North Korea is racing to boost its electricity supply by up to 50 percent with the completion of several generating stations by the end of the year and is pushing alternative resources like solar — already used extensively in the countryside — to ease its chronic shortages, a government expert told the Associated Press in Pyongyang.
In an unusually high-profile campaign, the North has mobilized legions of shock brigades to complete two large hydropower projects by Oct. 10. As is common with major North Korean construction efforts, the deadline is a date of national significance: the 70th anniversary of its ruling party.
Officials hope a noticeable increase will provide tangible proof that the party is working to improve the impoverished and heavily sanctioned nation’s standard of living. Kim Kyong Il, a senior researcher at Pyongyang’s Academy of Social Sciences, said the goal is a 20 to 50 percent increase in power compared with the 2014 level.
How effective its latest ‘‘speed campaign’’ will be is an open question.
Even achieving its target would leave North Korea with a small fraction of what it needs to fuel a vibrant economy or even meet some basic needs of its population. Experts stress the North needs more than just new power stations — it must improve its infrastructure to get the electricity where it is needed, secure spare parts and conduct sustained maintenance to keep the plants themselves going.
Supplying its industries and 24 million citizens with even a bare minimum of electricity has long been one of North Korea’s biggest problems, particularly after the fall of the Soviet Union in the early 1990s. Since then, the international community has offered to help the North expand its power grid, if it agrees to dismantle its nuclear weapons program, but to no avail.
North Korea’s total, nationwide electricity output is believed to be about 15 terawatt hours per year, give or take 10 or 20 percent. That would only be about enough to power Seoul, the South Korean capital of 10 million, for less than four months.
It’s been estimated — though never confirmed by Pyongyang — that about one-fifth of North Korea’s electricity is diverted to its 1 million-person military. Moreover, a disproportionate amount of the nation’s power is used to light up Pyongyang, where less than one-tenth of the population resides.
Kim, the government expert, said the North is shifting its focus in line with leader Kim Jong Un’s promise to improve the lives of the North Korean people and invigorate its economy.
He said North Korea is exploring wind and tidal power sources and added that solar already provides as much as half of the electricity in some rural areas. Small solar panels, seen by outside experts as a grassroots coping mechanism where state-provided energy is woefully lacking, are a common sight on apartment balconies and some countryside farms.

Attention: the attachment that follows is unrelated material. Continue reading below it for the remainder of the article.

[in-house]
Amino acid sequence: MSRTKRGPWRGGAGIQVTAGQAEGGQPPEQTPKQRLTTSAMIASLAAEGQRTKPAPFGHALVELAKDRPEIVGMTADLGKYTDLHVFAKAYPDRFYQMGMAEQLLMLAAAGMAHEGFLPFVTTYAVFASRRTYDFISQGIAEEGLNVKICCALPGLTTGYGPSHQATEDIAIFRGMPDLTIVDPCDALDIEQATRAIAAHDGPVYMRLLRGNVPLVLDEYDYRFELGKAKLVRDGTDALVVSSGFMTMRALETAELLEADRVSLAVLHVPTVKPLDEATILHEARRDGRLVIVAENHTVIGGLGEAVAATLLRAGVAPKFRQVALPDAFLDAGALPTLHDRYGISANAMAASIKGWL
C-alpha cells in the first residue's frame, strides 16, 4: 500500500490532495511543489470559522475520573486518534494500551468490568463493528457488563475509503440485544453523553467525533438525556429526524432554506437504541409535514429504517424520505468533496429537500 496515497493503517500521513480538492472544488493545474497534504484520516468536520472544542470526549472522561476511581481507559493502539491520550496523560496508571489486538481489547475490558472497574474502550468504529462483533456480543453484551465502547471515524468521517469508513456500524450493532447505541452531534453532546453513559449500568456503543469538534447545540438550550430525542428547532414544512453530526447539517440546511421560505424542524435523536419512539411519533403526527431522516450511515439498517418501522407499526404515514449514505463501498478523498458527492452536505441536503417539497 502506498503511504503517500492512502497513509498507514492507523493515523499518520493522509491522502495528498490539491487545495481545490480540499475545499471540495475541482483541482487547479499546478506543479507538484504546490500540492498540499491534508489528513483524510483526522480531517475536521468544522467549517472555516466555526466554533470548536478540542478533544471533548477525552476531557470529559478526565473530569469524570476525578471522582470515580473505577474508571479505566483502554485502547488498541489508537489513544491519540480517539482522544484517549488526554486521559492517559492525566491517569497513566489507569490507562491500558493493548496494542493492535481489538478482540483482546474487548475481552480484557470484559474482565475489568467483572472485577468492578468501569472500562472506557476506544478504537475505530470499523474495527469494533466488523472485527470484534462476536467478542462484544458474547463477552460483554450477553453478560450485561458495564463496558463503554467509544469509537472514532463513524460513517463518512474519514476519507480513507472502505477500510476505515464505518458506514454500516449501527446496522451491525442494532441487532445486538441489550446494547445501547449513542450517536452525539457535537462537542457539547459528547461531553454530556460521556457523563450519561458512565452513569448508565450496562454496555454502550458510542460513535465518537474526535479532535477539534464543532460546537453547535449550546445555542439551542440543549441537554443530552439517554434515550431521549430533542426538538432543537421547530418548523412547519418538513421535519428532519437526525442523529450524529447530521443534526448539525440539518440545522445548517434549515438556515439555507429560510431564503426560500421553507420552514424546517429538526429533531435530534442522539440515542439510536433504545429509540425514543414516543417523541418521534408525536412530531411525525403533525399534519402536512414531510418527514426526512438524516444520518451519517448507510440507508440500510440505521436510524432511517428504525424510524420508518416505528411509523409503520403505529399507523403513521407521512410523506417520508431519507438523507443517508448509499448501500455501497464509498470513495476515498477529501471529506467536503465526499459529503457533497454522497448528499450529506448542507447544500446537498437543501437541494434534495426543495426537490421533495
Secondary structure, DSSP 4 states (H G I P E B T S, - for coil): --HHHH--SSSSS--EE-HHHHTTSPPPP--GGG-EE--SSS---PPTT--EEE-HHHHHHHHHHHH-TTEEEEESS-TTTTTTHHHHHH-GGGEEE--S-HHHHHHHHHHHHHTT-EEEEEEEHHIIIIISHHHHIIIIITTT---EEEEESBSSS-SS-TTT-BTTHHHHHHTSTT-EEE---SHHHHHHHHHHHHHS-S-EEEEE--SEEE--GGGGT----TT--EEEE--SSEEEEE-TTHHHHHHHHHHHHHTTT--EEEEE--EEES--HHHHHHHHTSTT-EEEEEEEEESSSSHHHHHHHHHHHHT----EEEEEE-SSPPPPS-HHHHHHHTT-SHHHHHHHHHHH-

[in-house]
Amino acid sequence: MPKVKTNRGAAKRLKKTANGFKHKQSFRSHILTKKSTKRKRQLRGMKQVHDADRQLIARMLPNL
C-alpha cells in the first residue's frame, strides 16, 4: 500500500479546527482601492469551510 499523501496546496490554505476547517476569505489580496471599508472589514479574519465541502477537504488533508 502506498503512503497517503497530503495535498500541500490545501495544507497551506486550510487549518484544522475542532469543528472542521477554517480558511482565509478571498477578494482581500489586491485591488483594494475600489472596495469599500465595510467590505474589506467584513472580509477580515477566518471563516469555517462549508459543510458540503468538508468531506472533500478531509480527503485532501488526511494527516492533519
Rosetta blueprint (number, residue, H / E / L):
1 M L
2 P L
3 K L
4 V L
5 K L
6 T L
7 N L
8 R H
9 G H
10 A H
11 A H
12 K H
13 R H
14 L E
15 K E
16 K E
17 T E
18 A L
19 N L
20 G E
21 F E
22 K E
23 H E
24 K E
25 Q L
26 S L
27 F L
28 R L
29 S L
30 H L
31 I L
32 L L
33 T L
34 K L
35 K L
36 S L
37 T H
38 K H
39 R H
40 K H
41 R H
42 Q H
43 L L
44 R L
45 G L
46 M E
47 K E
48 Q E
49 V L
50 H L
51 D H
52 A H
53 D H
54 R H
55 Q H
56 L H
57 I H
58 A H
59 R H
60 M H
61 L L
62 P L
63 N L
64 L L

‘‘Our country regards electricity as the engine of the national economy, so the state is increasing investment in this field,’’ he said. He added that a major portion of the 2015 national budget that didn’t go to defense has been earmarked for investment in the power sector, though he refused to give precise figures.
Kim said two major projects — Mount Paektu Songun Youth Power Station units No. 1 and No. 2 and Huichon Power Station units 5, 8, 9 and 10 along the Chongchon River — are expected to be completed in time for the anniversary. The hydropower station on Mount Paektu, near the Chinese border, was started under Kim Jong Un’s father, the late Kim Jong Il, but had been plagued by delays.
State media in the North, officially known as the Democratic People’s Republic of Korea, have portrayed the race to complete the megaprojects as a heroic demonstration of national will.
‘‘The young people of the DPRK have gone through thick and thin in hearty response to the call of the party to flatten even mountains, empty seas and conquer space,’’ the ruling party’s newspaper said in a recent editorial. ‘‘Now is the time for them to powerfully demonstrate their courage, unity and fighting capability before the world.’’
But Kim acknowledged it’s hard to predict how much power the units will actually produce.
‘‘If the power stations now under construction are completed, tens of thousands of kilowatts will be generated,’’ he said. ‘‘But this is only the capacity of the power stations. Actual output differs, so we will have to wait and see how much it comes out to.’’
Kim said North Korea relies on hydropower for 60 percent of its power grid, and on coal-fired thermal power for most of the rest. Both are vulnerable: hydropower to droughts and freezing, coal to supply and quality problems.
Kim said a ‘‘once in a century’’ drought last year caused a 10 percent drop in the output of hydropower stations, which he said was largely offset by increased coal power output. Not surprisingly, rural areas, which are low on the priority list for energy allocations, except at rice harvest time, were hardest hit by shortages.
David von Hippel, senior associate with the Nautilus Institute think tank, which has done extensive research on North Korea’s energy situation, said he doesn’t believe the 20-50 percent boost is plausible.
He said the additional electricity from the plants could be ‘‘potentially very significant to the surrounding area, or to whatever area of electricity demand the plant is connected to,’’ but not very significant on the national scale.
Still, he added, assessing the North’s capacities, and even its needs, is complicated because Pyongyang makes so little information public. North Koreans also long ago adjusted their lifestyles to the realities of scarcity — for example, by not buying appliances or equipment that require electricity.
‘‘The country has lived under a shortfall for so many years that it’s difficult to know what demand would be if there were enough power,’’ he said.